Arkansas’ jobless rate edged up to 3.7% in November as the state’s civilian labor force decline by more than 6,000 as fewer workers sought gainful employment ahead of the holiday season, according to new data produced Friday (Dec. 22) by the U.S. Bureau of Labor Statistics (BLS).
The state’s workforce situation moved Arkansas’ jobless rate closer to the nation’s unchanged unemployment rate of 4.1% in November, when U.S. payrolls increased by 228,000 workers. Month-to-month, Arkansas’ civilian labor force declined by 6,248, a result of 6,784 fewer employed and 536 more unemployed Arkansans.
“The unemployment rate in Arkansas rose slightly in November, brought on by a decline in employment and the size of the civilian labor force,” said state BLS Program Operations Manager Susan Price. “Compared to November 2016, there are currently 36,308 more employed in the state.”
According to BLS data, unemployment rates were lower in November in eight states, higher in two states, and stable in 40 states and the District of Columbia. Twenty-three states had jobless rate decreases from a year earlier, two states had increases, and 25 states and the District of Columbia had little or no change. The national unemployment rate was unchanged from October at 4.1%, but five percentage points lower than in November.
Nonfarm payroll jobs in Arkansas declined 1,800 in November to total 1,263,000. Three major industry sectors posted losses, while six increased and two were unchanged. Employment in leisure and hospitality dropped 3,800. A majority of the decline occurred in food services with 2,8000 dropping off payrolls, which is largely attributed to reported staff reductions and closures at full service restaurants, state workforce officials said.
Jobs in construction decreased 1,000, a typical seasonal loss. Meanwhile, trade, transportation, and utilities added 2,100 jobs. About 2,000 of those new hires came in the retail trade as stores began temporary hiring for the holiday shopping season, Arkansas Department of Workforce Service officials noted. The trade, transportation and utilities sector – Arkansas’ largest job sector – now totals 257,000, up 2,100 from 254,900 workers in October but still 2,300above year ago totals.
Jobs in the red-hot education and health services sector rose, which also has seen the largest wage growth in Arkansas, rose by 400 month-to-month to 191,700 in the penultimate month of the year. That total sets another standard sector, which has grown 3.1% in the past 12 months by adding 5,700 new positions.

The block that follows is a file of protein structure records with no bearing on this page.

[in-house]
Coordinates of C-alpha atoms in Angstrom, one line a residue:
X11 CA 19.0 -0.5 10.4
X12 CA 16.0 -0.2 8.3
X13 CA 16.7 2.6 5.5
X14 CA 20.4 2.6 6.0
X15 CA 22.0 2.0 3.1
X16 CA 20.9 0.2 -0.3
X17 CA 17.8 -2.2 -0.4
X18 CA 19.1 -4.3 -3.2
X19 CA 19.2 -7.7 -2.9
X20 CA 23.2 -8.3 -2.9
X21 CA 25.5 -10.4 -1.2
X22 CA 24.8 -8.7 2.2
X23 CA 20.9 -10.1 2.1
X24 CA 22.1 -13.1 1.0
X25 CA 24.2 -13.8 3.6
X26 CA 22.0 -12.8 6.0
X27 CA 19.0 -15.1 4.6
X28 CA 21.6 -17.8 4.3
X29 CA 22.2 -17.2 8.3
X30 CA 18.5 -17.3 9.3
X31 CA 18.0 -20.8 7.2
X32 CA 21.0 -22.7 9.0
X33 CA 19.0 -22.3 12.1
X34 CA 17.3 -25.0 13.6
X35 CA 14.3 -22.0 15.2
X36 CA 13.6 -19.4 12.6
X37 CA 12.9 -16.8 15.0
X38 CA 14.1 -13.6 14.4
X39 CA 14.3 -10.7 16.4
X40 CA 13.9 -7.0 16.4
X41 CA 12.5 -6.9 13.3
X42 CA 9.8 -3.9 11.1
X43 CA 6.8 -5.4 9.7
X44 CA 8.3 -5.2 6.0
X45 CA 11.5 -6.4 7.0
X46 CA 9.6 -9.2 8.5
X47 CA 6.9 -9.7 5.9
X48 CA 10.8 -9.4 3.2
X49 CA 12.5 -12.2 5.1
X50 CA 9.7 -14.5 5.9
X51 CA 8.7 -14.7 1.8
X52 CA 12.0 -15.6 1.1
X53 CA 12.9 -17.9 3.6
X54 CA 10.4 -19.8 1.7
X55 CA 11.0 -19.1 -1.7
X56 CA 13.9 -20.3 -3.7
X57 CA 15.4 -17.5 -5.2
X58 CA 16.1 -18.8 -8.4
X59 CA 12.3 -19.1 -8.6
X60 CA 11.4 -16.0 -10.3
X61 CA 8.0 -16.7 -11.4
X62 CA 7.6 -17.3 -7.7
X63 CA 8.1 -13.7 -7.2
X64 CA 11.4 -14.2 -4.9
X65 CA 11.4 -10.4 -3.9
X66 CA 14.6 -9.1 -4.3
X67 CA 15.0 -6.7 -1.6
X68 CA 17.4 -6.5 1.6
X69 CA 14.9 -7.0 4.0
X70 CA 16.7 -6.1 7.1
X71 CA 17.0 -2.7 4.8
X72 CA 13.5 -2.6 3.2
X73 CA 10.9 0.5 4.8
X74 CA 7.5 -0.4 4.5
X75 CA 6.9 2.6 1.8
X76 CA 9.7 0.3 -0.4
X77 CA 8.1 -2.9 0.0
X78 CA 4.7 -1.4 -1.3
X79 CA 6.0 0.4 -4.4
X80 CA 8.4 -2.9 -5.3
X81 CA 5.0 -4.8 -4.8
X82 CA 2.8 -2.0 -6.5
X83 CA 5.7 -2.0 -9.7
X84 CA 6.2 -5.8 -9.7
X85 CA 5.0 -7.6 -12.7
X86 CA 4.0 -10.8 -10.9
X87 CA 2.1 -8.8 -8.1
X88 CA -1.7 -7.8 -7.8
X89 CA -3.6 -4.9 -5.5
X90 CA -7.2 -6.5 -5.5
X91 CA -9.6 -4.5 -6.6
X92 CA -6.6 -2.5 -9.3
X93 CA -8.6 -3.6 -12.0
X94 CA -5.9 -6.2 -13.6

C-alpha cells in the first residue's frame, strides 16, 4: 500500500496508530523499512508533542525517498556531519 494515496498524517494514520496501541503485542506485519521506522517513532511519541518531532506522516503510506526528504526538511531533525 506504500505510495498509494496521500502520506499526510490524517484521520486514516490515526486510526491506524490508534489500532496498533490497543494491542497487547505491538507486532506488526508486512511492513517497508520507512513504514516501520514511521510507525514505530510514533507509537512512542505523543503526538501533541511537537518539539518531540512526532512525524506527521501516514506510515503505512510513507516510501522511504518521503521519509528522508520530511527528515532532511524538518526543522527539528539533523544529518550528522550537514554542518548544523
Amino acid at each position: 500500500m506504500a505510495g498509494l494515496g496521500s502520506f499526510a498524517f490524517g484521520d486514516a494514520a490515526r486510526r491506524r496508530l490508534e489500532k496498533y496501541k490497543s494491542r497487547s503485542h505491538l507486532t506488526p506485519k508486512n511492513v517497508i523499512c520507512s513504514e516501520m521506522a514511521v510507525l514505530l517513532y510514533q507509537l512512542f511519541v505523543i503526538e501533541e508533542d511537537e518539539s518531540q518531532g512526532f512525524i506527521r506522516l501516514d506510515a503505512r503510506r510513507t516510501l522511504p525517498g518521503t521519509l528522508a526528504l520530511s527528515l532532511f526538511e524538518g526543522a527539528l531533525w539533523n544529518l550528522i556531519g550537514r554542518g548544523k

Arkansas’ manufacturing sector continuing to surprise in 2017 with 100 new job adds, improving to 160,800 workers through November. That tally is still well ahead of year ago totals of 156,000 as the state’s robust nondurable goods sector that produce fast-moving consumer perishables such as cosmetics, cleaning products, food, condiments, fuel, beer, cigarettes, tobacco and medicine has added 4,700 jobs in the past year. The sector saw peak employment more than 20 years ago when employment topped out at 247,300 in February 1995.
As noted, Arkansas’ leisure and hospitality sector was the biggest decliner, dropping by 3,800 jobs from 119,5000 in November as tourist destinations and restaurants experience less traffic as consumers turn their spending focus to Christmas shopping. Still, the 115,7000 jobs in the state’s strong tourism and food service industry is ahead of the 114,1000 hires a year ago.
Hiring in the construction trade declined by 1,000 to 53,100 in November, still well above year ago levels of 50,100. The state’s mining and logging, which includes jobs in the oil and gas industry, remained flat at 6,100 positions in November and the same as year ago levels.
According to BLS data, the average workweek for all employees on private nonfarm payrolls increased by 0.1 hour to 34.5 hours in November. Average hourly earnings for all employees on private nonfarm payrolls rose by 5 cents to $26.55. Over the year, average hourly earnings have risen by 64 cents, or 2.5%.
However, new BLS data released Wednesday shows that Arkansas’ personal income increased by only 0.5% in the third quarter, slightly below the national average of 0.7%. That compares with growth of 0.4% in the second quarter, which was revised downward two percentage points due to lower estimates for wage and salary growth.
Overall, Arkansas’ nonfarm personal income growth, a mix of net earnings, property income, and personal current transfer receipts, rose 0.7% compared to a whopping 9.9% decline in farm income. Earnings by place of work rose 0.6%, led by strong wage and salary growth at 1%. Proprietors’ income was down 1.6% due to the farm component. Dividends, interest and rent income and personal current transfer receipts rose by 0.4% and 0.5%, respectively.